Among methods for fracture fixation that have been more frequently used in recent years, locking plate fixation provides greater fixation strength, which leads to faster healing of extremity fractures, enabling patients to regain their mobility and begin rehabilitation earlier. Locking plate fixation shortens healing time and accelerates the recovery of joint range of motion [38]. However, because the dorsal metacarpal skin is thin and the extensor digitorum tendon is closely attached to the bone, locking plate fixation has a higher incidence of complications such as metacarpophalangeal joint stiffness and extensor tendon adhesion. Such discomfort in the fracture site warrants secondary surgery for plate removal after the bone heals [4, 13]. Intramedullary screw fixation, an emerging surgical approach for fixating metacarpal shaft fractures, involves the retrograde implantation of a headless screw through the articular surface of the metacarpal head after fracture reduction. Because it does not involve contact with the extensor tendon, this method prevents extensor tendon adhesions, a sequela of plate fixation. However, the long-term impacts of cartilage damage caused by intramedullary screw fixation on joint movement require further investigation.

Recent studies have demonstrated that obsolete devices can ensure stable fixation in treating upper extremities fractures, with minimal invasiveness and low cost [39,40,41]. K-wire fixation, the most affordable type of surgical fixation, requires less soft tissue dissection than plate fixation does [42], thereby reducing the occurrence of extensor tendon adhesion. The drawbacks of K-wires include poor resistance to volar angulation deformity as well as fracture rotation, metacarpal shortening, wire migration, pin tract infection, and prolonged immobilization [43, 44]. Nevertheless, K-wires remain widely used in metacarpal fracture fixation because of their lower cost and minimal invasiveness.

The stiffness values in the KP and KP&F8 groups were 18.14 ± 9.84 and 38.25 ± 23.49 N/mm, respectively, greater than the corresponding values observed in our previous experiment on metacarpal neck fractures ([15] 16.9 ± 3.0 and 20.1 ± 3.2 N/mm, respectively). This might be ascribed to between-study differences in the type of fracture examined. An alternative explanation is the use of artificial metacarpal shafts, which we did not use in our previous study, in the present study. Despite the fact that Jones et al. (2019) used the same materials as the present study—that is, artificial metacarpal shafts and two K-wires—for metacarpal neck fracture fixation, their values of maximum fracture force (mean ± standard deviation [SD] = 279.7 ± 100.3 N vs. 153.20 ± 69.50 N) and stiffness (mean ± SD = 5.8 ± 0.5 N/mm vs. 38.25 ± 23.49 N/mm) differed from those we observed. This discrepancy can be mainly attributed to between-study variations in loading modality. As mentioned, metacarpal neck fractures were the focus of both our previous study ([15] and that by [16]. In clinical settings, fixating metacarpal shaft fractures with two K-wires is more challenging than fixating metacarpal neck fractures because the fractured end is farther away from the entry point of the wires and the trajectory of K-wires is more oblique. This means that accurate K-wire placement through minimally invasive percutaneous surgery is extremely difficult. Furthermore, incorrect placement can greatly reduce the fixation strength.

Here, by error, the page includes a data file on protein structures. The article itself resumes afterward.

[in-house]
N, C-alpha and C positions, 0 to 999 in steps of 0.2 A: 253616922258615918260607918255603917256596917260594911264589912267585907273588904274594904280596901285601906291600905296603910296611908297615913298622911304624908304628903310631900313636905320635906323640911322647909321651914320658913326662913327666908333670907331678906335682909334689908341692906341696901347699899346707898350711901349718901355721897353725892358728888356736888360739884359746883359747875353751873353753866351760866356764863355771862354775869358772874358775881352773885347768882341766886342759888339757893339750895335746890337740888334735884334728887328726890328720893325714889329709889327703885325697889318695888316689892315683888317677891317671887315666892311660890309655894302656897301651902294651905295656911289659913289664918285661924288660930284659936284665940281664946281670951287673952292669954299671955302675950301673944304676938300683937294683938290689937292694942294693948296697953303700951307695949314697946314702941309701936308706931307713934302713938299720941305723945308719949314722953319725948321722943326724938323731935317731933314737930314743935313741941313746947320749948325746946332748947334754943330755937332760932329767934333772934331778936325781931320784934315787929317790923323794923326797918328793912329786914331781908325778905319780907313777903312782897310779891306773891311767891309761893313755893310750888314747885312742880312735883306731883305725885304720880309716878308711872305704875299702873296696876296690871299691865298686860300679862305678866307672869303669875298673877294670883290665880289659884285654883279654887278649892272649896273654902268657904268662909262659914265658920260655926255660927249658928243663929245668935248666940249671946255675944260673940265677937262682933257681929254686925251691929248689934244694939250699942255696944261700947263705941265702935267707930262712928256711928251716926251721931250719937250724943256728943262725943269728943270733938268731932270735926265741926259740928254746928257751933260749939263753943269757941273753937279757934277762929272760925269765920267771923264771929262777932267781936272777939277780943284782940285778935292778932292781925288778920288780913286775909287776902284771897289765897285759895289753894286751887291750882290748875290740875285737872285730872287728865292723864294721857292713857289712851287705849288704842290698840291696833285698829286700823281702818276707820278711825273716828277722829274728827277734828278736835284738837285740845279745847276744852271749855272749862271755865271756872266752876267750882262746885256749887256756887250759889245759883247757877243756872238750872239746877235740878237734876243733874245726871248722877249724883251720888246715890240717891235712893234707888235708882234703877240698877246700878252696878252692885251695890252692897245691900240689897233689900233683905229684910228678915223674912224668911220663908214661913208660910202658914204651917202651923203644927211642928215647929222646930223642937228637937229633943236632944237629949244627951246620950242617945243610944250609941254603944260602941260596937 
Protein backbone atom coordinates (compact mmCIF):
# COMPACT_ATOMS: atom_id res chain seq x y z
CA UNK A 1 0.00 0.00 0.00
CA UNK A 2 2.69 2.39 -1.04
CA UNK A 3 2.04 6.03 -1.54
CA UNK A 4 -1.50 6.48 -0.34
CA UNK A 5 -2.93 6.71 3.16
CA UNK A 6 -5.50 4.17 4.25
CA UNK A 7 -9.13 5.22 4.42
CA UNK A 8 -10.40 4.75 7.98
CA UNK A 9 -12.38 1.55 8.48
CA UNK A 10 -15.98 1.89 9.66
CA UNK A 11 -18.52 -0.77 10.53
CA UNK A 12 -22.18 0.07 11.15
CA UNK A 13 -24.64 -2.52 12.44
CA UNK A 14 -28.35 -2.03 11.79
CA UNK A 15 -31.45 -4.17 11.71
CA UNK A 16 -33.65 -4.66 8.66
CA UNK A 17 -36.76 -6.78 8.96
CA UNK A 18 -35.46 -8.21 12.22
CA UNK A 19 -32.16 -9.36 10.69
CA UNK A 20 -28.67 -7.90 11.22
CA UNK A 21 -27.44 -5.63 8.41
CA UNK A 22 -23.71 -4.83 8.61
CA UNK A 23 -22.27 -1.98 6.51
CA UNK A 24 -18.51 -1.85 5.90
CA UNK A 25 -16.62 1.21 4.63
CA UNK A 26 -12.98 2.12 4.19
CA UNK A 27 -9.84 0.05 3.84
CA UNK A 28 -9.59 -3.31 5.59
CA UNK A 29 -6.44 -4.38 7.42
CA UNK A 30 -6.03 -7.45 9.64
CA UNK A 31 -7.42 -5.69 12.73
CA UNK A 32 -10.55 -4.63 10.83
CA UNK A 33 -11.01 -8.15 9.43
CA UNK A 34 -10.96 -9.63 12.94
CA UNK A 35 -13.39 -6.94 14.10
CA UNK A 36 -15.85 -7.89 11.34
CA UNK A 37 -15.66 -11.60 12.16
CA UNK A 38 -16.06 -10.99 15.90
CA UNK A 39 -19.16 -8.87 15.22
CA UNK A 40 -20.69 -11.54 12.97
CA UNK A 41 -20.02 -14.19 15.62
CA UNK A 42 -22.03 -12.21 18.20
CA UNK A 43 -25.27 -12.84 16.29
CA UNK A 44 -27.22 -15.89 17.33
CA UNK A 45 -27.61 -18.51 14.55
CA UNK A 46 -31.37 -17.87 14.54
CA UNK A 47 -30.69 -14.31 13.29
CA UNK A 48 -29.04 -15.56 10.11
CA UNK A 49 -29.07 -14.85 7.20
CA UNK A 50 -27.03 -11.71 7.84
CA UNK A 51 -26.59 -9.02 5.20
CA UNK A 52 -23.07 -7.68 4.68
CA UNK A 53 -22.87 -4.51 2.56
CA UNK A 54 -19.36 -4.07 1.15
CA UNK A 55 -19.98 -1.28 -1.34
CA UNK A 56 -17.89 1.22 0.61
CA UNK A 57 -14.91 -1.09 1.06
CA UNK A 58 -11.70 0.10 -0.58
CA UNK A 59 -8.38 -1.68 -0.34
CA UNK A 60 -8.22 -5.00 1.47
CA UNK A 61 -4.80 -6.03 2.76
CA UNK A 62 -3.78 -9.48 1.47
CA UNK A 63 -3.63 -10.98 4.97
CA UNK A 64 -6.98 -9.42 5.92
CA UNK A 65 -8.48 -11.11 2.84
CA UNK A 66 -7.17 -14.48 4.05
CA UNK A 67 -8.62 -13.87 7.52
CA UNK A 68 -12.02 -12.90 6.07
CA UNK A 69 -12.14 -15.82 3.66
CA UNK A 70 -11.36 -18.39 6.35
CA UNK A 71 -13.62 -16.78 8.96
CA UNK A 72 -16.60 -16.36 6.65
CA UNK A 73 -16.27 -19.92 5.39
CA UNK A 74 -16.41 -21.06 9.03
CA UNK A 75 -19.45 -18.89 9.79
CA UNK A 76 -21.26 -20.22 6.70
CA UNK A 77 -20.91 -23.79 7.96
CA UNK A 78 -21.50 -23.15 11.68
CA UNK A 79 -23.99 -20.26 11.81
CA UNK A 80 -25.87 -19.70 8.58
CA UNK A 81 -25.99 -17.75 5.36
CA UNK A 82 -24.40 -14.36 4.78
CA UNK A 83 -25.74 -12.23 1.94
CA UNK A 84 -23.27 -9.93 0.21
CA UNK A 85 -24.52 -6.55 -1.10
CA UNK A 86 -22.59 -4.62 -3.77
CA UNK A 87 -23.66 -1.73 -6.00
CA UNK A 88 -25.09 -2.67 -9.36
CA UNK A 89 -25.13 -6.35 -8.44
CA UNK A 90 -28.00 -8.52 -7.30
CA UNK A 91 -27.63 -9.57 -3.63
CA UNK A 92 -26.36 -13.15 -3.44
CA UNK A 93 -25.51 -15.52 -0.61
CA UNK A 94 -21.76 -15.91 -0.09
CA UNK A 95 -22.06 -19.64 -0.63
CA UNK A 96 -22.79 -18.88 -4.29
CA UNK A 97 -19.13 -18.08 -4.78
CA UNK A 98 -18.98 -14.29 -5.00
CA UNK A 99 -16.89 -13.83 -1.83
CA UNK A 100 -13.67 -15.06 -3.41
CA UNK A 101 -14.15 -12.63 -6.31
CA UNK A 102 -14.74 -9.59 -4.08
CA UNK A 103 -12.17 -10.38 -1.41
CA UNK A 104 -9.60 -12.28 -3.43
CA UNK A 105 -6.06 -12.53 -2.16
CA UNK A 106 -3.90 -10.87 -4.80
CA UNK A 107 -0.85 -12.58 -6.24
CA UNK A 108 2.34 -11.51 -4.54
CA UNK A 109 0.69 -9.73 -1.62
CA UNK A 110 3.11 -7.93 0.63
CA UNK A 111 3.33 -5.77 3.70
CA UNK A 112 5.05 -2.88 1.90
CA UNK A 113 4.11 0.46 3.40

In clinical settings, the application of sufficient fixation strength to the fracture site enables earlier initiation of rehabilitation, thereby reducing both daily life inconveniences and economic losses (e.g., absence from work). As mentioned, maximal fracture force and stiffness were significantly greater in the KP&F8 group than in the KP group (p < 0.05). The use of figure-of-eight cerclage wire increased the maximum fracture force and stiffness by 57.5 and 110.9%, respectively, of that achieved in standard two K-wire fixation. Therefore, hand surgeons are advised to use the proposed approach to increase fixation strength in such procedures. Notably, the coefficient of variation was higher in the KP&F8 group than in the KP group, suggesting that the combined approach requires more surgical experience.